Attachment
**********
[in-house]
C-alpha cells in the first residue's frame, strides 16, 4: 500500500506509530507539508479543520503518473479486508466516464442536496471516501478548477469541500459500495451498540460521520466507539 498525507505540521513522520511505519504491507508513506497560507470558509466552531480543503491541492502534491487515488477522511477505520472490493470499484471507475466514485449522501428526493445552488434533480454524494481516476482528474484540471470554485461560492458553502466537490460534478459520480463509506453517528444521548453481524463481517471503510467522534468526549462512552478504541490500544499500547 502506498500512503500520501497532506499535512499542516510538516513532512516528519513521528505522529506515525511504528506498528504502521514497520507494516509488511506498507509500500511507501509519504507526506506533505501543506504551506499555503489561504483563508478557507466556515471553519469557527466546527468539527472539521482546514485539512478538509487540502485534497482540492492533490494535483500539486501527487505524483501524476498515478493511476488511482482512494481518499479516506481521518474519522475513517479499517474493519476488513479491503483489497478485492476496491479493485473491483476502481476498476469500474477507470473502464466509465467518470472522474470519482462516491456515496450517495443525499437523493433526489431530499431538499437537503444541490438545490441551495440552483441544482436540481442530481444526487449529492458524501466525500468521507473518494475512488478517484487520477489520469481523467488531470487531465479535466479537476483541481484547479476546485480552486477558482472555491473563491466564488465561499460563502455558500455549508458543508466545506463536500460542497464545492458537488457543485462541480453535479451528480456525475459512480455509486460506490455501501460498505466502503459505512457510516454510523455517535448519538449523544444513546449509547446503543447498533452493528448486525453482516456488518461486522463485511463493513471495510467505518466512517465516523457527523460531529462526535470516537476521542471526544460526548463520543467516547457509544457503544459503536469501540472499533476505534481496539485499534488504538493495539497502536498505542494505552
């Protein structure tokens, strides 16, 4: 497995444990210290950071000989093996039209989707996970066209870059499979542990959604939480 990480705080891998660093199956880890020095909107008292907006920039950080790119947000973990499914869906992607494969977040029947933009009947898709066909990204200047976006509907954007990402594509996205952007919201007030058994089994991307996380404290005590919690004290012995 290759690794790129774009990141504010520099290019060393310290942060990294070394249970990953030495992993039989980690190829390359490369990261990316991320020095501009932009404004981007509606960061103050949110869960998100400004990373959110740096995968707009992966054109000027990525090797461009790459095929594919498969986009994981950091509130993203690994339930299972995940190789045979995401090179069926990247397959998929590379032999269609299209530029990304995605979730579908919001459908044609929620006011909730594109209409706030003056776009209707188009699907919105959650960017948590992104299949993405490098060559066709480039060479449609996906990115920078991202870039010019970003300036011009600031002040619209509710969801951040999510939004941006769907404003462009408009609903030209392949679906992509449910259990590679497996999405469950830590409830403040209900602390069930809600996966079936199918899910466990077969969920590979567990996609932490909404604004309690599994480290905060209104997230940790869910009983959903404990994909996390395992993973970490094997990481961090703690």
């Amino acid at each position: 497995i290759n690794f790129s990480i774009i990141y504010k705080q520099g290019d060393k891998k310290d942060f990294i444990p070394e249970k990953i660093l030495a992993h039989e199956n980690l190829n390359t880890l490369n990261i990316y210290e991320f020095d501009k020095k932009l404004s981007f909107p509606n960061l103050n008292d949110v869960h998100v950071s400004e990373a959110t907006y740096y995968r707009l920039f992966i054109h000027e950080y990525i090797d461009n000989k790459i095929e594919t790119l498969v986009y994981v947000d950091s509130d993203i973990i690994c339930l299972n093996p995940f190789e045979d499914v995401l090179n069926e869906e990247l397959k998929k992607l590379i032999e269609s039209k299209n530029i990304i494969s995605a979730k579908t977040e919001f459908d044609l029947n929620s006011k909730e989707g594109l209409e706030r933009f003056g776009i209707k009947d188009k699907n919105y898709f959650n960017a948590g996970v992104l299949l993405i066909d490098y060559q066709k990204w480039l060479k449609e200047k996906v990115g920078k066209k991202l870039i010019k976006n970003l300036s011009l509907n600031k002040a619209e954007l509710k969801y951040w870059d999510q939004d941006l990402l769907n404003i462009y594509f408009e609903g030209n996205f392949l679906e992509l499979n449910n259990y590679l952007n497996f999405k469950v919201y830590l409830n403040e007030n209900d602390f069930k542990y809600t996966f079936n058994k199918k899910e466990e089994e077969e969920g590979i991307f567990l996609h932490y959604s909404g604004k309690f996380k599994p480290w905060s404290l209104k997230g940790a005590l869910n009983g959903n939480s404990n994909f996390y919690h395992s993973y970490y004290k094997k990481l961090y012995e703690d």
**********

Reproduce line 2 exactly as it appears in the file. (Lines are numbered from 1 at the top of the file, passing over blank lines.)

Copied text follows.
C-alpha cells in the first residue's frame, strides 16, 4: 500500500506509530507539508479543520503518473479486508466516464442536496471516501478548477469541500459500495451498540460521520466507539 498525507505540521513522520511505519504491507508513506497560507470558509466552531480543503491541492502534491487515488477522511477505520472490493470499484471507475466514485449522501428526493445552488434533480454524494481516476482528474484540471470554485461560492458553502466537490460534478459520480463509506453517528444521548453481524463481517471503510467522534468526549462512552478504541490500544499500547 502506498500512503500520501497532506499535512499542516510538516513532512516528519513521528505522529506515525511504528506498528504502521514497520507494516509488511506498507509500500511507501509519504507526506506533505501543506504551506499555503489561504483563508478557507466556515471553519469557527466546527468539527472539521482546514485539512478538509487540502485534497482540492492533490494535483500539486501527487505524483501524476498515478493511476488511482482512494481518499479516506481521518474519522475513517479499517474493519476488513479491503483489497478485492476496491479493485473491483476502481476498476469500474477507470473502464466509465467518470472522474470519482462516491456515496450517495443525499437523493433526489431530499431538499437537503444541490438545490441551495440552483441544482436540481442530481444526487449529492458524501466525500468521507473518494475512488478517484487520477489520469481523467488531470487531465479535466479537476483541481484547479476546485480552486477558482472555491473563491466564488465561499460563502455558500455549508458543508466545506463536500460542497464545492458537488457543485462541480453535479451528480456525475459512480455509486460506490455501501460498505466502503459505512457510516454510523455517535448519538449523544444513546449509547446503543447498533452493528448486525453482516456488518461486522463485511463493513471495510467505518466512517465516523457527523460531529462526535470516537476521542471526544460526548463520543467516547457509544457503544459503536469501540472499533476505534481496539485499534488504538493495539497502536498505542494505552